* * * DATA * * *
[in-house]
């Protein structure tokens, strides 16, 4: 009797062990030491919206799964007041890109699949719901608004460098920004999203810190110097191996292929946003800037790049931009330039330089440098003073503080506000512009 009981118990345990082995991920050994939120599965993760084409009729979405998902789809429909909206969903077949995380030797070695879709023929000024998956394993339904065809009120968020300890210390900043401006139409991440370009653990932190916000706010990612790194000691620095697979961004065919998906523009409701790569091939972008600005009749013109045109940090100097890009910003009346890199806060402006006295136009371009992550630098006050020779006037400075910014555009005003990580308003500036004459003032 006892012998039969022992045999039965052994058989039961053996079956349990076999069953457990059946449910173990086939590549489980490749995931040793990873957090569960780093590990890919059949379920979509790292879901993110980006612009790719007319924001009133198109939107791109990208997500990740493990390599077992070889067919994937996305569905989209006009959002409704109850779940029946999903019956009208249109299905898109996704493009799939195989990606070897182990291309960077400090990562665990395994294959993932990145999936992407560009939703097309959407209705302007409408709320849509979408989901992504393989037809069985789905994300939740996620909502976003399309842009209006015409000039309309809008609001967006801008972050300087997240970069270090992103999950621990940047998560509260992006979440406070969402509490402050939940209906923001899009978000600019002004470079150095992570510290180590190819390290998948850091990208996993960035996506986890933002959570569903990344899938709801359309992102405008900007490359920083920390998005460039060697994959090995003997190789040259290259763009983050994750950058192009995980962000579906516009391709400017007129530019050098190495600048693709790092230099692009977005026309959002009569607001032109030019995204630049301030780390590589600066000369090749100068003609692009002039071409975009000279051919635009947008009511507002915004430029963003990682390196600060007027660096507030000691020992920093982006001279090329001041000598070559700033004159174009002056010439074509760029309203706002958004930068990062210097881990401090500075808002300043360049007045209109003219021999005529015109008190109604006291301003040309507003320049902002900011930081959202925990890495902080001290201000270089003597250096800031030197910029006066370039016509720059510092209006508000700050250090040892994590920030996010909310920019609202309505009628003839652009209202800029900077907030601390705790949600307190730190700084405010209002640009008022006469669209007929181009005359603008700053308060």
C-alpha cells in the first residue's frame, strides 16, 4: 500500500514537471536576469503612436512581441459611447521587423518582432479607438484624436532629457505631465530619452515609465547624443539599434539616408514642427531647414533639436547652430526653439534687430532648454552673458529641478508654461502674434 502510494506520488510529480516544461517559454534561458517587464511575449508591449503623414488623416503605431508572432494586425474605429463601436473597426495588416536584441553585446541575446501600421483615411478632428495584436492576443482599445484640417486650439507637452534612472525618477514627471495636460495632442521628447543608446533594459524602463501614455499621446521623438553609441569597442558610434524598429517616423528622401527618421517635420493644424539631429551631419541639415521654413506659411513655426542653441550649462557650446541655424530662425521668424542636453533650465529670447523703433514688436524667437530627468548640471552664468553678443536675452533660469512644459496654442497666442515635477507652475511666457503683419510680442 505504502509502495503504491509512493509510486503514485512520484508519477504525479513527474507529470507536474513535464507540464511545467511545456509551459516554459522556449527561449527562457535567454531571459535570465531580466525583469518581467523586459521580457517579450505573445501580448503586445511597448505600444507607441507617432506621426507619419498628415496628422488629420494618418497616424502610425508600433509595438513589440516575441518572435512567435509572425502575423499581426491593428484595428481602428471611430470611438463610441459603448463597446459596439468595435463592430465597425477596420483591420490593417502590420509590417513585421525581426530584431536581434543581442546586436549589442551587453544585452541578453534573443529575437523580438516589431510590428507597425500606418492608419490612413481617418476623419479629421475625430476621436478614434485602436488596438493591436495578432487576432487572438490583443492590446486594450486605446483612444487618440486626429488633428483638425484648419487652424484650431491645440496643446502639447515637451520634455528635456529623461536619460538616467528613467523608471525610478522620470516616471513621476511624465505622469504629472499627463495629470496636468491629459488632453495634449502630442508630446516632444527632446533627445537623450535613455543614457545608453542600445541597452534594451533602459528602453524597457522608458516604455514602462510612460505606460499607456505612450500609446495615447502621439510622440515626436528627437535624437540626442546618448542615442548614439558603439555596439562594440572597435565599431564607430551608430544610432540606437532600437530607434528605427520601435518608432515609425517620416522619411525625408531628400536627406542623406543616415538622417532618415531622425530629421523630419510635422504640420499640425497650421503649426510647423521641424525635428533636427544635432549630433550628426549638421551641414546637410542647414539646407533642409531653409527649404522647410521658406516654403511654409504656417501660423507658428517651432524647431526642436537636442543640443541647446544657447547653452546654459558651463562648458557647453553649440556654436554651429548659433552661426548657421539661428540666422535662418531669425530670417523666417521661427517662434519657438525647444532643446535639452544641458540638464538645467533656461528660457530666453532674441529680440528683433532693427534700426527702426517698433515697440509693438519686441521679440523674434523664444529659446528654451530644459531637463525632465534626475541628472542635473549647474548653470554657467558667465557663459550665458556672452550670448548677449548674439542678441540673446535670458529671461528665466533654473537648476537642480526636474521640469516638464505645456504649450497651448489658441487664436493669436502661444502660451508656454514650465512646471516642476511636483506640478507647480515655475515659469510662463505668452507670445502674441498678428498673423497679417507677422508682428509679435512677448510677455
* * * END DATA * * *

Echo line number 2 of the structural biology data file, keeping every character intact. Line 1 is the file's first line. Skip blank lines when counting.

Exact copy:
């Protein structure tokens, strides 16, 4: 009797062990030491919206799964007041890109699949719901608004460098920004999203810190110097191996292929946003800037790049931009330039330089440098003073503080506000512009 009981118990345990082995991920050994939120599965993760084409009729979405998902789809429909909206969903077949995380030797070695879709023929000024998956394993339904065809009120968020300890210390900043401006139409991440370009653990932190916000706010990612790194000691620095697979961004065919998906523009409701790569091939972008600005009749013109045109940090100097890009910003009346890199806060402006006295136009371009992550630098006050020779006037400075910014555009005003990580308003500036004459003032 006892012998039969022992045999039965052994058989039961053996079956349990076999069953457990059946449910173990086939590549489980490749995931040793990873957090569960780093590990890919059949379920979509790292879901993110980006612009790719007319924001009133198109939107791109990208997500990740493990390599077992070889067919994937996305569905989209006009959002409704109850779940029946999903019956009208249109299905898109996704493009799939195989990606070897182990291309960077400090990562665990395994294959993932990145999936992407560009939703097309959407209705302007409408709320849509979408989901992504393989037809069985789905994300939740996620909502976003399309842009209006015409000039309309809008609001967006801008972050300087997240970069270090992103999950621990940047998560509260992006979440406070969402509490402050939940209906923001899009978000600019002004470079150095992570510290180590190819390290998948850091990208996993960035996506986890933002959570569903990344899938709801359309992102405008900007490359920083920390998005460039060697994959090995003997190789040259290259763009983050994750950058192009995980962000579906516009391709400017007129530019050098190495600048693709790092230099692009977005026309959002009569607001032109030019995204630049301030780390590589600066000369090749100068003609692009002039071409975009000279051919635009947008009511507002915004430029963003990682390196600060007027660096507030000691020992920093982006001279090329001041000598070559700033004159174009002056010439074509760029309203706002958004930068990062210097881990401090500075808002300043360049007045209109003219021999005529015109008190109604006291301003040309507003320049902002900011930081959202925990890495902080001290201000270089003597250096800031030197910029006066370039016509720059510092209006508000700050250090040892994590920030996010909310920019609202309505009628003839652009209202800029900077907030601390705790949600307190730190700084405010209002640009008022006469669209007929181009005359603008700053308060």